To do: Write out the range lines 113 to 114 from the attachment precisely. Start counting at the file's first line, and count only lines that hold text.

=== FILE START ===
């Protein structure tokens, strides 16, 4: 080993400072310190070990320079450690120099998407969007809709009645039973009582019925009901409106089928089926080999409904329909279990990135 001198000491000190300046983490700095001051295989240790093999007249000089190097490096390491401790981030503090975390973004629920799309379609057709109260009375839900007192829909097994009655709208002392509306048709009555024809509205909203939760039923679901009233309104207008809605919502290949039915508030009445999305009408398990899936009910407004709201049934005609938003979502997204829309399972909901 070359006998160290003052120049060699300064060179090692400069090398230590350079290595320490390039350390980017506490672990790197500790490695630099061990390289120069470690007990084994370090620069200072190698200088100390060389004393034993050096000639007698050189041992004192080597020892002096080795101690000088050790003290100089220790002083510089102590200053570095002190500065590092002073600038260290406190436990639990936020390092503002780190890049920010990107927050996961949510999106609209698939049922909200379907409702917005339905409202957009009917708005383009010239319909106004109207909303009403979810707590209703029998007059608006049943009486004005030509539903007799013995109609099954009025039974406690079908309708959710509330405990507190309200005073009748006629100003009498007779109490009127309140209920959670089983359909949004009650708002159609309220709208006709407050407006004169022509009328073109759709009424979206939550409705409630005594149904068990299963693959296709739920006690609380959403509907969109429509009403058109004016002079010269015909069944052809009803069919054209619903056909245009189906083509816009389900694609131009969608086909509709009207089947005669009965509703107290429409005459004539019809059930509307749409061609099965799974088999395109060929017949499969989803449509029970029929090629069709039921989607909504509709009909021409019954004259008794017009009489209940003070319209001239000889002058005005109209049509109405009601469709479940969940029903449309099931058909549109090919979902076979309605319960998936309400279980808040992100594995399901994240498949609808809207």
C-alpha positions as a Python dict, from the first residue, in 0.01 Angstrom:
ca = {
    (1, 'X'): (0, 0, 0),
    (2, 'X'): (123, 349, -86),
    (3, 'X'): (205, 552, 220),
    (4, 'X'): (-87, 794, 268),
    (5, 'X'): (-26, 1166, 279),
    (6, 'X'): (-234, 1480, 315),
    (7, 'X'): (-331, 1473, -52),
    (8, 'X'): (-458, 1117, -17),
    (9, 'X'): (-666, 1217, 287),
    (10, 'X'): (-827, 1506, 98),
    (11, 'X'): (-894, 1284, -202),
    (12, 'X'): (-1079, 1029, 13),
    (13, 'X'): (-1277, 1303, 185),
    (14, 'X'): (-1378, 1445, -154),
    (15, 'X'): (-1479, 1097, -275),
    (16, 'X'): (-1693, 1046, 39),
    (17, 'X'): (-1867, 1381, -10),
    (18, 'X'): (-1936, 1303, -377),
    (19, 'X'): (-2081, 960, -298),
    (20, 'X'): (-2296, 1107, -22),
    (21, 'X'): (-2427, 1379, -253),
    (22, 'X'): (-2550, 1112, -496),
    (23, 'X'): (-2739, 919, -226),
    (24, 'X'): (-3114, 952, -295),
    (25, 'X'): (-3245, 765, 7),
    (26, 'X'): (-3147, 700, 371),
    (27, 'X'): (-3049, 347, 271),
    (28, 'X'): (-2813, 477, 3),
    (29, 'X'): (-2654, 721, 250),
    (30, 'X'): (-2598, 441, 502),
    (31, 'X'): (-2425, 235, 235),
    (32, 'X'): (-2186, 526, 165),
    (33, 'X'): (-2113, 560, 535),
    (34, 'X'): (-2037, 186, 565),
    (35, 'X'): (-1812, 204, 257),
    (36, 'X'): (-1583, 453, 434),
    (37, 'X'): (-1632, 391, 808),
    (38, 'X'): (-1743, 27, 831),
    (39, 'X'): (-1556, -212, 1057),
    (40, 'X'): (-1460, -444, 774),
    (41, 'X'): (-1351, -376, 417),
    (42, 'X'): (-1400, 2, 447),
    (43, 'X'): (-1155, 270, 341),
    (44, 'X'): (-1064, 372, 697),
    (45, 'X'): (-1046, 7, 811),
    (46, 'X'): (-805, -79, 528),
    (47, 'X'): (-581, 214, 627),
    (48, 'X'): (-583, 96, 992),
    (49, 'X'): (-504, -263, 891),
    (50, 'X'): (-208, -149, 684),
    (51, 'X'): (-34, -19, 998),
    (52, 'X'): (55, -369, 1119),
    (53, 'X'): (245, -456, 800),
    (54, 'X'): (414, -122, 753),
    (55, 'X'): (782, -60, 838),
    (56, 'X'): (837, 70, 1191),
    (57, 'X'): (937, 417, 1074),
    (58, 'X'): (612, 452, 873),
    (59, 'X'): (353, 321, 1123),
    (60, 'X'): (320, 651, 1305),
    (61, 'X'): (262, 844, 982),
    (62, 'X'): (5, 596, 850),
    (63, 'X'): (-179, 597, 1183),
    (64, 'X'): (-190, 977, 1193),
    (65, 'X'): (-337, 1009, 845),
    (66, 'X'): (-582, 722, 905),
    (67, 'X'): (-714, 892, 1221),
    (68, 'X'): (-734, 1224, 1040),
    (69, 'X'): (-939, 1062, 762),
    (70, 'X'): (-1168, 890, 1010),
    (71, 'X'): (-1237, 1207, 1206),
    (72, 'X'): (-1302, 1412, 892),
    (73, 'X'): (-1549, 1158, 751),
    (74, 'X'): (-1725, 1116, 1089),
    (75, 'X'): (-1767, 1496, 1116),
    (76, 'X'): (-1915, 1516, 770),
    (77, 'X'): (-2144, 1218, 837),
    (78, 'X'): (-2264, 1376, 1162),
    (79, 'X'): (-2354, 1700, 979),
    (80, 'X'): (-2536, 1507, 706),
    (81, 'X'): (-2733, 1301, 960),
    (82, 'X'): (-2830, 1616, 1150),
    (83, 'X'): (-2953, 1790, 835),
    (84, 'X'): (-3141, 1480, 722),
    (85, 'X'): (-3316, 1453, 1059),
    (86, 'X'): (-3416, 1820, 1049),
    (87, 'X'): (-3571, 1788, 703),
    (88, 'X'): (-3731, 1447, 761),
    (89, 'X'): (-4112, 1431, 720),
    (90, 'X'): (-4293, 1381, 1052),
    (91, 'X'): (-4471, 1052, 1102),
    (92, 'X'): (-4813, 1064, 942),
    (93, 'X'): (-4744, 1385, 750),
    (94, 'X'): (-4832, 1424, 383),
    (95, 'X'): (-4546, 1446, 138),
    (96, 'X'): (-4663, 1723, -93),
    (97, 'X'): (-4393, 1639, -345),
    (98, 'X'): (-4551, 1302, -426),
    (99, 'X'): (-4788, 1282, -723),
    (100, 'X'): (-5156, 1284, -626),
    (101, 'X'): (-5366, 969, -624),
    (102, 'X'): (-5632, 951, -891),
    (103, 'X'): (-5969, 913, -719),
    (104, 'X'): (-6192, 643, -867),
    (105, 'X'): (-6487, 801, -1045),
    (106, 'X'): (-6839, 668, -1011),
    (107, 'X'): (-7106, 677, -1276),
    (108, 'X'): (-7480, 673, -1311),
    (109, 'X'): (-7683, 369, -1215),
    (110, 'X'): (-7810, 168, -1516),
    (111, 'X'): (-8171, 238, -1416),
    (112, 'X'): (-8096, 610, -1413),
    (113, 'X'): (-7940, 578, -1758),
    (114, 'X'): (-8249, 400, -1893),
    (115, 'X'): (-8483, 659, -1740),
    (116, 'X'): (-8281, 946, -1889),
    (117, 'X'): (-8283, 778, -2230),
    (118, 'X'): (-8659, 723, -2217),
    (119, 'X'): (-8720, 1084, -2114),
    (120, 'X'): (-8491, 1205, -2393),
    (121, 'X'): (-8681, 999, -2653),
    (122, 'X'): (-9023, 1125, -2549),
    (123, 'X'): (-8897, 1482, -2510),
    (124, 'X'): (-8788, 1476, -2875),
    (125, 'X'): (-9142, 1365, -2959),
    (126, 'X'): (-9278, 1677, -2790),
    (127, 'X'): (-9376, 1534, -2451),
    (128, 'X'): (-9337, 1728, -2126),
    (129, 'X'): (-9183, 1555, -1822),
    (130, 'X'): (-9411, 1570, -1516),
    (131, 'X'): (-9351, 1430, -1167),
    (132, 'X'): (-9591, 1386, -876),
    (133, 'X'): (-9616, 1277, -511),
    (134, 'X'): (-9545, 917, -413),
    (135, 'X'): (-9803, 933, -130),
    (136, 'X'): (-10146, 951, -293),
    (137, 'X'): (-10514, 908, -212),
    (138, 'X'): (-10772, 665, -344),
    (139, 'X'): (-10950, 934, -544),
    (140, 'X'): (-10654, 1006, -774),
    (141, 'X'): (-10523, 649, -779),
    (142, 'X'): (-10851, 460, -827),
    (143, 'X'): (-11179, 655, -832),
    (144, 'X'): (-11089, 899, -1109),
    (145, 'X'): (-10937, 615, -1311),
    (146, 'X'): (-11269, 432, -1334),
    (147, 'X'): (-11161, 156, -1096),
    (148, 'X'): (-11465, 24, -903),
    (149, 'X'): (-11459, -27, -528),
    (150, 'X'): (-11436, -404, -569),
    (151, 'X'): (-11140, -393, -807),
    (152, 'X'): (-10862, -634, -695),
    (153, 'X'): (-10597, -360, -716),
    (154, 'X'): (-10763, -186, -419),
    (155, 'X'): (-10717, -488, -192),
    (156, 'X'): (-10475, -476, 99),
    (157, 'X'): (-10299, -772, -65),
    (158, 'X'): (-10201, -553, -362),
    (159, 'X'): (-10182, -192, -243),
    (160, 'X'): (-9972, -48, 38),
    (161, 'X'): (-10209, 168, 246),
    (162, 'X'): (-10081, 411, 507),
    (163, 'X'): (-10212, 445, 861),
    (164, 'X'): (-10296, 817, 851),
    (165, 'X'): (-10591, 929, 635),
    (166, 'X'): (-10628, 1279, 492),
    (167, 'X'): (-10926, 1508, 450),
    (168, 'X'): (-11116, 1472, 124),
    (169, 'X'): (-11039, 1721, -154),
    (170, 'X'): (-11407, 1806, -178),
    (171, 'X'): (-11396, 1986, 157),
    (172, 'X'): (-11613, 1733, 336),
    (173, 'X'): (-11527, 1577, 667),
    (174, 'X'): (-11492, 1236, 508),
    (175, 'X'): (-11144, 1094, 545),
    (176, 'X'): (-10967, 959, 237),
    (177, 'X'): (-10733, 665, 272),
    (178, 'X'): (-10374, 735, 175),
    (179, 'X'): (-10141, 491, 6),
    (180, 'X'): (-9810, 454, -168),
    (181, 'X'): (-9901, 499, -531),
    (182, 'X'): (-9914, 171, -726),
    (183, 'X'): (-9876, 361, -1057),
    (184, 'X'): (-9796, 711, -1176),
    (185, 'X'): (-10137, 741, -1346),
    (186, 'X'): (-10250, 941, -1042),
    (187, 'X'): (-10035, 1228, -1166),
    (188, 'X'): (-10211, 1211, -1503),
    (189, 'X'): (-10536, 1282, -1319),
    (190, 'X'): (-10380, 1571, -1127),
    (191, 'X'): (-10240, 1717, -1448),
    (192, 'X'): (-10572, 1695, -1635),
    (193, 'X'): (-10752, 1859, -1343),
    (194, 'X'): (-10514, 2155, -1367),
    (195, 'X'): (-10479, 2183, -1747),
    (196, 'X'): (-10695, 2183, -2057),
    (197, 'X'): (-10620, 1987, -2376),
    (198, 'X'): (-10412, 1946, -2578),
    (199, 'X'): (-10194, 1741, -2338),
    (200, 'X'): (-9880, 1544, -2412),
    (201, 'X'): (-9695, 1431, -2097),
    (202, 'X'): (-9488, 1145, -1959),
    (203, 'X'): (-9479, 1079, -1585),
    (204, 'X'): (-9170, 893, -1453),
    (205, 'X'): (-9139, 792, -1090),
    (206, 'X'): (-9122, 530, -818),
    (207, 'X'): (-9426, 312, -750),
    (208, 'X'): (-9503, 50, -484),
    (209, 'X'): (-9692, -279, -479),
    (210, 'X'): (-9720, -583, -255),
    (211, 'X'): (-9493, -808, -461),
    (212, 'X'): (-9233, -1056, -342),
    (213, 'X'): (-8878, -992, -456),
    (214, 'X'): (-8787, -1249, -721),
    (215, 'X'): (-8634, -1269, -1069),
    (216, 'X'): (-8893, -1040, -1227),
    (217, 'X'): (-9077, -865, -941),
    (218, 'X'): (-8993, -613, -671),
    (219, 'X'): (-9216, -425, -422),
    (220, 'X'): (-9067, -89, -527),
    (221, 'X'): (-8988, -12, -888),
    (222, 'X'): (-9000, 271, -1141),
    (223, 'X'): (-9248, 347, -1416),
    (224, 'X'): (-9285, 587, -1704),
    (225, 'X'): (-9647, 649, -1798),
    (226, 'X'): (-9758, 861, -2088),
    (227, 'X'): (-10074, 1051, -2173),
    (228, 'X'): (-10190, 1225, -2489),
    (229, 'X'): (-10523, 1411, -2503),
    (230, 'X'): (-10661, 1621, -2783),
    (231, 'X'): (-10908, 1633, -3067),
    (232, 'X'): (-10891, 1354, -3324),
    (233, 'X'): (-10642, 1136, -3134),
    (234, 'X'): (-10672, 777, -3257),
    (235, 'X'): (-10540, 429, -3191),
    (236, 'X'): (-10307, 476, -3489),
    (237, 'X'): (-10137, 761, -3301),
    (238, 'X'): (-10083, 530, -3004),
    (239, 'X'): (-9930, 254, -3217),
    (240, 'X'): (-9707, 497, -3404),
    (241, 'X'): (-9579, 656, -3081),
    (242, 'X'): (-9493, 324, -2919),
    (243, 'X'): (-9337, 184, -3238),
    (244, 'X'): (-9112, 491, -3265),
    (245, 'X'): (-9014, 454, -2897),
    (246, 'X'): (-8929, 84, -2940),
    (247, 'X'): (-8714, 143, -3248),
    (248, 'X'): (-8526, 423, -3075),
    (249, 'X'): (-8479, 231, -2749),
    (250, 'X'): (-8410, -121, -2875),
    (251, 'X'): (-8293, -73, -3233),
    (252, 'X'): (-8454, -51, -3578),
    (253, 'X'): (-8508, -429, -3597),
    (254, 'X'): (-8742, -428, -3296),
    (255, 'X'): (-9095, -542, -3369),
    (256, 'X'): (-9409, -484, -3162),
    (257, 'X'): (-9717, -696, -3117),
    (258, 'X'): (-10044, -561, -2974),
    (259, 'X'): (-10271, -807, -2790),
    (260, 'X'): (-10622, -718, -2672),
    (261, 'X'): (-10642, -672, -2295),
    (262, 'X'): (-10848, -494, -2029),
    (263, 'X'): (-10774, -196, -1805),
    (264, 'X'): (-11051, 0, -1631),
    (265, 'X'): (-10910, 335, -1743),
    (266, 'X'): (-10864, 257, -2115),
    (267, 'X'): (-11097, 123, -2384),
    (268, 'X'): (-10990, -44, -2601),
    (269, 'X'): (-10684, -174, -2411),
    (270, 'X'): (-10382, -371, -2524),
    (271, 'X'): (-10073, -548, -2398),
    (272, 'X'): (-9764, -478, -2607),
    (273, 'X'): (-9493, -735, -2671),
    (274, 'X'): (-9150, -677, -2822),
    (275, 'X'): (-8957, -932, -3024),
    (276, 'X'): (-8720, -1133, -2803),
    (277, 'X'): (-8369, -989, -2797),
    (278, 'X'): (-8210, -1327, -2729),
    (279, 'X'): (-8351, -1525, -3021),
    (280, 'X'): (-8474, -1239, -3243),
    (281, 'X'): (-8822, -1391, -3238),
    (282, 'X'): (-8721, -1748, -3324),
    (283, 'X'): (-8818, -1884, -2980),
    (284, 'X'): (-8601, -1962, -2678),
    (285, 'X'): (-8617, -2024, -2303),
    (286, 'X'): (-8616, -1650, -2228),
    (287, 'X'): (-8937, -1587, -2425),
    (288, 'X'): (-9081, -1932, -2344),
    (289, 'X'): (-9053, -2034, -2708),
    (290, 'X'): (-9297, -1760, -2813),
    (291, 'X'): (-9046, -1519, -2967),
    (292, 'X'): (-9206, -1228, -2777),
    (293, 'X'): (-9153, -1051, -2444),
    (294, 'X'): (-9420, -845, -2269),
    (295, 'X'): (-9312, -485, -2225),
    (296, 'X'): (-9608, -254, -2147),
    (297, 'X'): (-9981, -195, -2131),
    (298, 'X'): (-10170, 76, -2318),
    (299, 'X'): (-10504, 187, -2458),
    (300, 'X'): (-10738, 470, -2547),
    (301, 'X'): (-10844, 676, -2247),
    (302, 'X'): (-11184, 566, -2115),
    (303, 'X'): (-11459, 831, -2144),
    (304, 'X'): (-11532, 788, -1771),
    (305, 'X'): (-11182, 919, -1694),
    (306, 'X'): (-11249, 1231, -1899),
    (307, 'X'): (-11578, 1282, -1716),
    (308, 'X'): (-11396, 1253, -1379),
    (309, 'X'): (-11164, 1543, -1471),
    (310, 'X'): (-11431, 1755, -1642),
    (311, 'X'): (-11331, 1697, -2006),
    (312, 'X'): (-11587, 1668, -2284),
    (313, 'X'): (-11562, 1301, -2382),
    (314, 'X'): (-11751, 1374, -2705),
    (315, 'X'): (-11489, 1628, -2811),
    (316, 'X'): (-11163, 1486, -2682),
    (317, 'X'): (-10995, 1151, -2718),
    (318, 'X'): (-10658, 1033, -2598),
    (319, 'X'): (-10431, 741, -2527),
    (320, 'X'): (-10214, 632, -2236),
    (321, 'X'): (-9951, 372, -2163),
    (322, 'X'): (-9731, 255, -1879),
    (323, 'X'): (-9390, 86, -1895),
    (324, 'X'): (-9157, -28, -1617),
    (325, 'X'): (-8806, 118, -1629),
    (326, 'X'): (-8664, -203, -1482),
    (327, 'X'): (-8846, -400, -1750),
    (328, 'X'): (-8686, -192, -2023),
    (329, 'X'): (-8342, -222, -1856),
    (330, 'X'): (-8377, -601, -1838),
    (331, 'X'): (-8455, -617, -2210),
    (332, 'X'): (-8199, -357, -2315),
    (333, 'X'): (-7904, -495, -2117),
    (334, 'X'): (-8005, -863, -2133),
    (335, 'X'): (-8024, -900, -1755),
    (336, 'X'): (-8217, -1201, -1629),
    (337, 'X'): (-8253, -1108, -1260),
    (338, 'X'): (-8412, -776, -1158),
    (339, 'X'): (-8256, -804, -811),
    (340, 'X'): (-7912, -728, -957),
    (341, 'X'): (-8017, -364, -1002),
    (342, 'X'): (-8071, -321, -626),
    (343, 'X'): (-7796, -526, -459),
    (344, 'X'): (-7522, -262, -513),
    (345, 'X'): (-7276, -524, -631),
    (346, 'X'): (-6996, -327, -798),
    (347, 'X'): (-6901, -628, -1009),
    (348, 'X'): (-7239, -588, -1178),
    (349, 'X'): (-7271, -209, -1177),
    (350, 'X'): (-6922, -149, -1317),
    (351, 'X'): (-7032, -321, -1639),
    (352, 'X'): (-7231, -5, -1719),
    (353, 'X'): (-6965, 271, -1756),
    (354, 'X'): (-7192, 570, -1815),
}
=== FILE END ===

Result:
    (110, 'X'): (-7810, 168, -1516),
    (111, 'X'): (-8171, 238, -1416),